Ukrainians evacuated to eastern Japanese town tell mayor they appreciate warm hospitality

Anastasiia Motorna, right, tells Hitachi Mayor Haruki Ogawa about her recent life in the city at the Ibaraki Prefectural Municipal Government Hall, Sept. 7, 2022. (Mainichi/Takahiro Tauchi)

HITACHI, Ibaraki — Two Ukrainian evacuees from this eastern Japanese city paid a courtesy visit to the mayor on September 7 and told him how much they appreciated the warm hospitality.

Nataliia Babenko, 26, and Anastasiia Motorna, 21, who fled the Russian invasion and have been living in Hitachi town, Ibaraki prefecture, since late July, started attending Japanese language school end of August. They told Mayor Haruki Ogawa that the teachers and students at the school kindly help them and that they love the city.

Babenko and Motorna are both from Kyiv, the Ukrainian capital, and came to Japan with the help of “Japanese Supports for Ukrainian Students” (JSUS), made up of Japanese language schools across the country. They are currently studying at the Japanese language school Hitachi Sakura, a member of the support group. The Hitachi municipal government also helps their lives through means such as providing free municipal housing.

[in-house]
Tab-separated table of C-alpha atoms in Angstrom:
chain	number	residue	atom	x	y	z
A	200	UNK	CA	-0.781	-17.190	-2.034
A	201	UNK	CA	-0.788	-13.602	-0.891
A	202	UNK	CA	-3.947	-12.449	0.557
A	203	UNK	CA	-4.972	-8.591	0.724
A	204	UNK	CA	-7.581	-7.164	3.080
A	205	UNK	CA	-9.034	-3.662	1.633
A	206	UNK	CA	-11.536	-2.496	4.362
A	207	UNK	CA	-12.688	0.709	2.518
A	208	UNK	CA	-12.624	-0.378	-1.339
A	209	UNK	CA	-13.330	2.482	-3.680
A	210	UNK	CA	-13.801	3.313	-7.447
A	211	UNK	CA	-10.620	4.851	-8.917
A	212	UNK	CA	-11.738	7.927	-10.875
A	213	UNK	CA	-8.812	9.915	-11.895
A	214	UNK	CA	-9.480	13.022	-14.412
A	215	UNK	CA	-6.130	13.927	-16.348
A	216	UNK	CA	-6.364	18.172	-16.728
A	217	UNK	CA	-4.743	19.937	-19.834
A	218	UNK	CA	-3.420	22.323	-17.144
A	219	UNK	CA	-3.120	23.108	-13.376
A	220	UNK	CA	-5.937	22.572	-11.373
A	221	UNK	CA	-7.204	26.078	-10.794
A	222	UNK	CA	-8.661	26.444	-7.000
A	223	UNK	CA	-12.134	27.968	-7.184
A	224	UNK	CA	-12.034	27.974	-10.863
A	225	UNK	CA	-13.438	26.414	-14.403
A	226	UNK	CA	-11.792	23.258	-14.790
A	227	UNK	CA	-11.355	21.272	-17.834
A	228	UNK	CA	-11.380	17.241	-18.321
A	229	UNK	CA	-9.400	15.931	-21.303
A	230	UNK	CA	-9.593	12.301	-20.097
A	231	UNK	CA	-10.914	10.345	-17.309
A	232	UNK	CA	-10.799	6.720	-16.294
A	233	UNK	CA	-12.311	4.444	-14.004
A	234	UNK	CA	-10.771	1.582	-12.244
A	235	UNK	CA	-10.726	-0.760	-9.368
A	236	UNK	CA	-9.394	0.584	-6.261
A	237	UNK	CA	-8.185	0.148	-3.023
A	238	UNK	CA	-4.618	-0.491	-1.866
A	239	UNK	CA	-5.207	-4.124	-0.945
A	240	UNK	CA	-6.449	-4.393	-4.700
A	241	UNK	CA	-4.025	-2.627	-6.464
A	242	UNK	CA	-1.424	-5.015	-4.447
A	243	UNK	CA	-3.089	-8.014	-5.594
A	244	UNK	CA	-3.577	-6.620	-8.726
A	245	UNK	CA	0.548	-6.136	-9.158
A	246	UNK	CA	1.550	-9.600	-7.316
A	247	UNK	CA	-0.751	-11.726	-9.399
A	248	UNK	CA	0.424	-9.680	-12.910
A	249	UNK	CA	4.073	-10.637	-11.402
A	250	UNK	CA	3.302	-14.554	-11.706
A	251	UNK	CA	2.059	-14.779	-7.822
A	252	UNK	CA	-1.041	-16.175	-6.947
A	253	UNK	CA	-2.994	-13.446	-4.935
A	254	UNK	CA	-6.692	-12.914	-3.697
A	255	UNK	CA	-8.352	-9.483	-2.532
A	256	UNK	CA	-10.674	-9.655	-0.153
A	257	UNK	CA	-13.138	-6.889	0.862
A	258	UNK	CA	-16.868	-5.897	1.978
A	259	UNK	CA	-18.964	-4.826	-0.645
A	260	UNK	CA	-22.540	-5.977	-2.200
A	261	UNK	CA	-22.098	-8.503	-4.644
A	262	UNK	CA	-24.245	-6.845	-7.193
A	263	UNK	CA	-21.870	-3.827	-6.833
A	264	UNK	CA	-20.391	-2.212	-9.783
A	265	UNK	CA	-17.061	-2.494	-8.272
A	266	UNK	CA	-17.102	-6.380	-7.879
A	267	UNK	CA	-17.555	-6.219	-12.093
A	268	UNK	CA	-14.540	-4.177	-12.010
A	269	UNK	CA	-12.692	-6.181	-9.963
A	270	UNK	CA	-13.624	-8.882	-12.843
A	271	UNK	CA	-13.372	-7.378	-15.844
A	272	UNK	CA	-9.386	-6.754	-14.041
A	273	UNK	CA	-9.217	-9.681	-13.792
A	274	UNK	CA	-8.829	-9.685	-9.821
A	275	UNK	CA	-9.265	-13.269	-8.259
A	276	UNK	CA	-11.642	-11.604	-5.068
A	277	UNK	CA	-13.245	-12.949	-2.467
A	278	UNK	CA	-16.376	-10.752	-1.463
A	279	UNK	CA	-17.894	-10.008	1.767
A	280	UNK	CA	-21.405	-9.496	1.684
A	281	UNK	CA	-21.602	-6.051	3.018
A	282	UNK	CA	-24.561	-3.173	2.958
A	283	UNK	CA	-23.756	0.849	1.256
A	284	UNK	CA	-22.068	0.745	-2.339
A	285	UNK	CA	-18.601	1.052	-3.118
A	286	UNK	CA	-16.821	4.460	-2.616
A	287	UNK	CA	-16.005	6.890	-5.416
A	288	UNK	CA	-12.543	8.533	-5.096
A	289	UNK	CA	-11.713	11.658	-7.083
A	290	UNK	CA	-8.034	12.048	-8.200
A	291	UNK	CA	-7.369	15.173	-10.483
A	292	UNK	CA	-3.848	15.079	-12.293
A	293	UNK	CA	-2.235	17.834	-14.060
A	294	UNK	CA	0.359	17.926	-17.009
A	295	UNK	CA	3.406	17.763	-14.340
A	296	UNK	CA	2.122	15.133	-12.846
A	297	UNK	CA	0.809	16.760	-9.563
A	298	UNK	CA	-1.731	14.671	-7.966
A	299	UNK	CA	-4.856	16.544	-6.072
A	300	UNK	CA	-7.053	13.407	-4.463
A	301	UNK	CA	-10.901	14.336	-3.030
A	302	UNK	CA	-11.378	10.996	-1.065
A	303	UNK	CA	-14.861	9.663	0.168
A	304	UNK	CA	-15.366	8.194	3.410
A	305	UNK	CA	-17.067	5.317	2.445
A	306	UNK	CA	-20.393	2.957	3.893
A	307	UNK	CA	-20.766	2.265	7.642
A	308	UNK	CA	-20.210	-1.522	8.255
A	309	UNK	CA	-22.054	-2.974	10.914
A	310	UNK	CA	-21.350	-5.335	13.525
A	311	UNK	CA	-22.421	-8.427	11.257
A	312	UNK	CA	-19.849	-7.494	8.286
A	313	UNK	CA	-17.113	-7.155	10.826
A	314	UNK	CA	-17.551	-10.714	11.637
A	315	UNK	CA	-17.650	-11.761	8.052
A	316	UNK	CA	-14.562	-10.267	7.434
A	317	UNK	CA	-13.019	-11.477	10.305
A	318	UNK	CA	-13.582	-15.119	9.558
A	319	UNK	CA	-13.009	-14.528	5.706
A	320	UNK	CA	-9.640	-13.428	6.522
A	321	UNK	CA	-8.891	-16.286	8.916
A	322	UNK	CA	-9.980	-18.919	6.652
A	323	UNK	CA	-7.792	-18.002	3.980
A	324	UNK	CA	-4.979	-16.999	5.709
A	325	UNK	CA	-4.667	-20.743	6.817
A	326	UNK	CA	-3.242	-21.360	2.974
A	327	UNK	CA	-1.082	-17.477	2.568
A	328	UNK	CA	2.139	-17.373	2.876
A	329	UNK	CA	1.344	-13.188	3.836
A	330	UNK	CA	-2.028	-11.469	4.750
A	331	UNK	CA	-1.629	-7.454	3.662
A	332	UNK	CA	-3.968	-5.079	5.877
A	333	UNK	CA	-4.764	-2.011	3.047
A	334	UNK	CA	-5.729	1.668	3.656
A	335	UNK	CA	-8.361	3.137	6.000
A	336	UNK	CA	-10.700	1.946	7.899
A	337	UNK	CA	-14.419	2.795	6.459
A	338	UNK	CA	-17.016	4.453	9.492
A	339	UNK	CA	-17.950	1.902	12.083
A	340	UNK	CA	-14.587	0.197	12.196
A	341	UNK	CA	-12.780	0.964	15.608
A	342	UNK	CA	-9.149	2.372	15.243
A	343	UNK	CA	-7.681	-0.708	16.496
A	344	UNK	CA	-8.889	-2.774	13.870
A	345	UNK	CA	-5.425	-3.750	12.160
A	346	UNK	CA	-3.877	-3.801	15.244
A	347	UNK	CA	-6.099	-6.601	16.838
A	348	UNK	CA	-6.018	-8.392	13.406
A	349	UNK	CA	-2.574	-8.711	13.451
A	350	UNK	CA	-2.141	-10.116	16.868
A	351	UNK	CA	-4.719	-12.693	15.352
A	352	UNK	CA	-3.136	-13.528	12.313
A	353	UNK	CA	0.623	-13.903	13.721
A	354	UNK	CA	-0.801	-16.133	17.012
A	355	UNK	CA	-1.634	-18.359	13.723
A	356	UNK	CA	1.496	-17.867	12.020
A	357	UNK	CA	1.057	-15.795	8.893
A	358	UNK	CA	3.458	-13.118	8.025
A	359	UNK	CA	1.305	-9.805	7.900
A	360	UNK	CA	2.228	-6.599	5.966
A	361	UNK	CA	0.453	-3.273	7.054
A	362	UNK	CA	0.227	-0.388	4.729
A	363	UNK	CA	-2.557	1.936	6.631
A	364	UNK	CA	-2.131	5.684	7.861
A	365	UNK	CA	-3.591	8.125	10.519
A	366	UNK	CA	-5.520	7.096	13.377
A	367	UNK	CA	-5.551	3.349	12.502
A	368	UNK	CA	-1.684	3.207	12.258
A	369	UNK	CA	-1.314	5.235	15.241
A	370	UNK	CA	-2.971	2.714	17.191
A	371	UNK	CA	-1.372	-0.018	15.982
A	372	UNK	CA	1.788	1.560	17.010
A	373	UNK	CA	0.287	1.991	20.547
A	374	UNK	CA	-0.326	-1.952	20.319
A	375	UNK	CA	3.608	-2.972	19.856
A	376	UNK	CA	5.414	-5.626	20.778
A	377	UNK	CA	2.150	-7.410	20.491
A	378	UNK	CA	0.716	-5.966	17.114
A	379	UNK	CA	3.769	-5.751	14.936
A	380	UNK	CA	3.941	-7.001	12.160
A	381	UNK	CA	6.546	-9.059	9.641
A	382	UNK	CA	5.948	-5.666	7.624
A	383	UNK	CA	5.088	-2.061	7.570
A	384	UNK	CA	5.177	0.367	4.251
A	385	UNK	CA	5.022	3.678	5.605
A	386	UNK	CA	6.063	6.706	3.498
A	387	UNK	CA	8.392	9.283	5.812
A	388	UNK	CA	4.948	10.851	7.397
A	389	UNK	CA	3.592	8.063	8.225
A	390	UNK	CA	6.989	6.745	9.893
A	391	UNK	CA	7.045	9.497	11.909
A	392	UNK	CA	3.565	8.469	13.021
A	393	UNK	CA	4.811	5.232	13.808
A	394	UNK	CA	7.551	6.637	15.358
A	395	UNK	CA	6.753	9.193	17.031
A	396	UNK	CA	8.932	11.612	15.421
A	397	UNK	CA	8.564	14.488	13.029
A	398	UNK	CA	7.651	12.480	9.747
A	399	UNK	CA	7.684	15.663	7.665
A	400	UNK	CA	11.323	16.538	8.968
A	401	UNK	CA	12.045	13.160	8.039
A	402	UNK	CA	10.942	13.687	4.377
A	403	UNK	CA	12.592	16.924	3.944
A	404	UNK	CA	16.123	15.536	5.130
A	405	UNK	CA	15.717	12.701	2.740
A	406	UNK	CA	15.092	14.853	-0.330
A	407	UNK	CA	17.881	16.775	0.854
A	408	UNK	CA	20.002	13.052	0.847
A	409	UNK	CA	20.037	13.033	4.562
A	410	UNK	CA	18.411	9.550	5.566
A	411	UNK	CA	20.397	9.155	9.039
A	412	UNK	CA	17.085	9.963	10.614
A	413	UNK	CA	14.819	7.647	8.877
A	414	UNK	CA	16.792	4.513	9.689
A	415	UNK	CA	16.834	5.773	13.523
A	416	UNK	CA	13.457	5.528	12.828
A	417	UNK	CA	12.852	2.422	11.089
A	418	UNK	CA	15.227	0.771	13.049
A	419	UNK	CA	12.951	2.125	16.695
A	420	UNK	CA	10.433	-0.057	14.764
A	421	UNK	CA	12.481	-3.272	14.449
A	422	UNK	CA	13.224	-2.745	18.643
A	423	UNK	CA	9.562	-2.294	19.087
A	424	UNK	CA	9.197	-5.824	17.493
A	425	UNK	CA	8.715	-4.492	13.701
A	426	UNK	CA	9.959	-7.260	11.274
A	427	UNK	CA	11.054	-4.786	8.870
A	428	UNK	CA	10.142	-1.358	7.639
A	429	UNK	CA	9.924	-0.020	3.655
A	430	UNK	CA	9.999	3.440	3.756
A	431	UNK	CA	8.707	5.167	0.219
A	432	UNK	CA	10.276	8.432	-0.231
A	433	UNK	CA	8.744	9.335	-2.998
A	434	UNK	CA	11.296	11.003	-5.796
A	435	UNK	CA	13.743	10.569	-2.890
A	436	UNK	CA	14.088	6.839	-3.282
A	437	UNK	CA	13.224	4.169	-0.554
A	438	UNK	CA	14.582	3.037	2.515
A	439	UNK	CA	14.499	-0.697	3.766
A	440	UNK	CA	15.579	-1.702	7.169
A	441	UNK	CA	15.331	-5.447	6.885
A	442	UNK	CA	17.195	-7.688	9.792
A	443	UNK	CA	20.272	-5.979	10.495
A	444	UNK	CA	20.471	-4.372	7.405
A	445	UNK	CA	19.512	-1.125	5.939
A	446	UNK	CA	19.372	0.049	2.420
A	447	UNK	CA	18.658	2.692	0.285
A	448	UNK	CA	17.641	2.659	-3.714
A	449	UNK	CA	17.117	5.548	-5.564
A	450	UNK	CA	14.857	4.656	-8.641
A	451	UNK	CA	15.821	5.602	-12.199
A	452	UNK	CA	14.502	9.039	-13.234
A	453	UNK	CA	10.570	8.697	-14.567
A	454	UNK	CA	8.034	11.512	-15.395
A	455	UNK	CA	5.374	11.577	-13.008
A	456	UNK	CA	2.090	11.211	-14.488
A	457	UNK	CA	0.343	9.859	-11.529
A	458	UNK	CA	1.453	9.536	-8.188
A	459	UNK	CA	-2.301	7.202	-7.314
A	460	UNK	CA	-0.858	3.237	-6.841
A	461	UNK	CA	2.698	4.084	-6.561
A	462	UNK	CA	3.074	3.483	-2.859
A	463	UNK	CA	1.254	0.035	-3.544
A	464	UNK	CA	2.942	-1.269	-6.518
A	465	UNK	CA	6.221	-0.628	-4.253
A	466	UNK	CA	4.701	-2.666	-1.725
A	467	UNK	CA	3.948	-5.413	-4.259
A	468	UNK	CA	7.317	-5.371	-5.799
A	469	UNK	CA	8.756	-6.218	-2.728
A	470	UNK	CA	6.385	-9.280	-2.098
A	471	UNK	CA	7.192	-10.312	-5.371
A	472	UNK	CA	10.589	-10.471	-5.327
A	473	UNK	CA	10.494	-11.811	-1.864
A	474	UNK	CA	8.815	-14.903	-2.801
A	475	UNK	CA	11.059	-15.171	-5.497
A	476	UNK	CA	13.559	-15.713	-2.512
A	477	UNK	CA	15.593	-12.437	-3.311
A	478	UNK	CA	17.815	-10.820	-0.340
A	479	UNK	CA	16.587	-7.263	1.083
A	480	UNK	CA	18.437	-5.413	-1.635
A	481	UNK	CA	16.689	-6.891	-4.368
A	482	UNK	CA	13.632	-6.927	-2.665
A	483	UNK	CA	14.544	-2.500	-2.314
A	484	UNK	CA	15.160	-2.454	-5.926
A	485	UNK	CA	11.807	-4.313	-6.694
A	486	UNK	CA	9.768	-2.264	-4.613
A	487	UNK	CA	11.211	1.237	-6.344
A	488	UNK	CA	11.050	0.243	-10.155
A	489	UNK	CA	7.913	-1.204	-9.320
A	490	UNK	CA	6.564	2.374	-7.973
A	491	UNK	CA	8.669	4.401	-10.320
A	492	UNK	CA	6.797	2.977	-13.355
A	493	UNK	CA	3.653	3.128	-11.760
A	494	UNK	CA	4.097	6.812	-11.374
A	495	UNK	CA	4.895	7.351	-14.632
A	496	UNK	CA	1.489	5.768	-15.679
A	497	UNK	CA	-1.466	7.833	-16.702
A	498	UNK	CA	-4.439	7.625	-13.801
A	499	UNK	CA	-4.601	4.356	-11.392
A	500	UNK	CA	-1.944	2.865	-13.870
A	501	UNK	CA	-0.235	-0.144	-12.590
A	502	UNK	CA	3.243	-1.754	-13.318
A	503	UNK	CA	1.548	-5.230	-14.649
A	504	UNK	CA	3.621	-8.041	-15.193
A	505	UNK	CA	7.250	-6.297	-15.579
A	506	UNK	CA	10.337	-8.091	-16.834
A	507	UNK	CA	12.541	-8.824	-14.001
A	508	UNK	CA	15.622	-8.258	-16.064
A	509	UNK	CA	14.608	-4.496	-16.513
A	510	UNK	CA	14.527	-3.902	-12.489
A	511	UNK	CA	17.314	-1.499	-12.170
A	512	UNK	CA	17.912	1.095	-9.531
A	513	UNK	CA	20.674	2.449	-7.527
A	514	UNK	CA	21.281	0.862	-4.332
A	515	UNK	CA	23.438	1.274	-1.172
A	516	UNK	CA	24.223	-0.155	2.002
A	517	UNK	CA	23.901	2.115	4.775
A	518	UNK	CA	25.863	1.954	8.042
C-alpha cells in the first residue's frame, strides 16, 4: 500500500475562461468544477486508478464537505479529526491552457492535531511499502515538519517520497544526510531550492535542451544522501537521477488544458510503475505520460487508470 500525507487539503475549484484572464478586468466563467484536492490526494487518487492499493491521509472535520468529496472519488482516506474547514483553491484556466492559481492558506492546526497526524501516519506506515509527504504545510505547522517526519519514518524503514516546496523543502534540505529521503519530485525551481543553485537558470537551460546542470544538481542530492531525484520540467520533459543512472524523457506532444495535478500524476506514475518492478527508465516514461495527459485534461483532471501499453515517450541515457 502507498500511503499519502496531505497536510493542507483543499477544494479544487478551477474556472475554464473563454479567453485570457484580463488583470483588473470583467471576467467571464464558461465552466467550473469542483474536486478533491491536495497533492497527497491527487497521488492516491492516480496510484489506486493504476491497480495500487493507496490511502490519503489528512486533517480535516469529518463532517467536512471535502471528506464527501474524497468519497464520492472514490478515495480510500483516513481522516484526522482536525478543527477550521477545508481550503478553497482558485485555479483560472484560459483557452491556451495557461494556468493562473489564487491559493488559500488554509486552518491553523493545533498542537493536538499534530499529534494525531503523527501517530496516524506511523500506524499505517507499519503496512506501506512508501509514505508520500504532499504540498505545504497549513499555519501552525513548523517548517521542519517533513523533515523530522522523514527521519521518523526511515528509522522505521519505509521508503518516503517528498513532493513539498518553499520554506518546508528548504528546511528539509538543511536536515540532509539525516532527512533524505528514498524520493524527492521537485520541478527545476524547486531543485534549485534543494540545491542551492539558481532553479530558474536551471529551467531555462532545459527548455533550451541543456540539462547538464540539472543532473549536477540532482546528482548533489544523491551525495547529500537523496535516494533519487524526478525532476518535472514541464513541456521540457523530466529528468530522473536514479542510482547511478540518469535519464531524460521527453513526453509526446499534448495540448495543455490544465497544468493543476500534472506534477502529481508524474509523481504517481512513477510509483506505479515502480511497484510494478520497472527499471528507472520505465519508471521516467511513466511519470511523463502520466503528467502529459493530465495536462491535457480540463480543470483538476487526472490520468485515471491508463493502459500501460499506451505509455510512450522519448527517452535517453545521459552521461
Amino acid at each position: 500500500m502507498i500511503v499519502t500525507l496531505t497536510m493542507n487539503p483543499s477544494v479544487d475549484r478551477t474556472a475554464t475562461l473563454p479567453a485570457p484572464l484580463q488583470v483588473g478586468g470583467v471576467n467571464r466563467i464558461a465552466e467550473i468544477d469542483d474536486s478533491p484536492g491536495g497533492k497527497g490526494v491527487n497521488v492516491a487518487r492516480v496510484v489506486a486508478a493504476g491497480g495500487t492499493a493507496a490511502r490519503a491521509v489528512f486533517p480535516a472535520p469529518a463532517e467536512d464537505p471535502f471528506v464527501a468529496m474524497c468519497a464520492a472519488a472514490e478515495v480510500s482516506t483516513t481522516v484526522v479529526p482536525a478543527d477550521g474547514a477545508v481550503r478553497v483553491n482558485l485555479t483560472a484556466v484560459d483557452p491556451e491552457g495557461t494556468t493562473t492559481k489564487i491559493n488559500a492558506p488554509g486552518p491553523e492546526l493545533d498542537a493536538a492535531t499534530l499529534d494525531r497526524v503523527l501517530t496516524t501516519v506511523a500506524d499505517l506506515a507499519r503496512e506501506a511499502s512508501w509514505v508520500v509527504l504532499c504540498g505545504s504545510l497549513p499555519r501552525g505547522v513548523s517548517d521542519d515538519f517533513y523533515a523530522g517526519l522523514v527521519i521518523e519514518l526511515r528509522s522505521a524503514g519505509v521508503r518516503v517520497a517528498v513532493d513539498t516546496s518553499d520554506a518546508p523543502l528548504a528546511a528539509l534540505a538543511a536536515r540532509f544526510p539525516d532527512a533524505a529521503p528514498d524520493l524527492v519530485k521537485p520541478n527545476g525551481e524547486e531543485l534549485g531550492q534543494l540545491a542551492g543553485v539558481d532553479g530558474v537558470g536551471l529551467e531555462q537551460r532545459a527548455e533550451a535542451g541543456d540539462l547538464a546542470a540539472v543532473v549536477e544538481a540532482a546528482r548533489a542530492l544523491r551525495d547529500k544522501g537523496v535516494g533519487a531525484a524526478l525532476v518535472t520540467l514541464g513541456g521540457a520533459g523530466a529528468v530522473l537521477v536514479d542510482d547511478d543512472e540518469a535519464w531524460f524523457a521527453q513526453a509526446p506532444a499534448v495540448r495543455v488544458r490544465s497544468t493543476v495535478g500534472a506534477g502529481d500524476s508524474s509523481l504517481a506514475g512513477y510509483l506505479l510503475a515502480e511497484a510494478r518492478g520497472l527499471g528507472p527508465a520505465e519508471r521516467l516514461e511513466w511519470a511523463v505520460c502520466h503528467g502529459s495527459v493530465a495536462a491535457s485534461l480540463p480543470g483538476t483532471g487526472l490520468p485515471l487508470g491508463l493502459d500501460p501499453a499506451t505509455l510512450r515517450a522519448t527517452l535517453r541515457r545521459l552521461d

Language school principal Miyuki Matsuura explained how the students are doing, and Mayor Ogawa replied, “We would like to give them as much help as possible so that they can live and study in peace. We want to Let them let us know if they get in trouble.”

Motorna said in Japanese, “I got used to life here. I talk on the phone with my parents in Kyiv every night.” She said she loves Japanese food, adding with a smile, “I really like gyoza dumplings. I recently used a rice cooker for the first time, and Japanese rice tastes better than rice. Ukrainian.” She said she plans to return to her home country in the future and dreams of becoming a Japanese teacher.

(Japanese original by Takahiro Tauchi, Hitachi Local Bureau)

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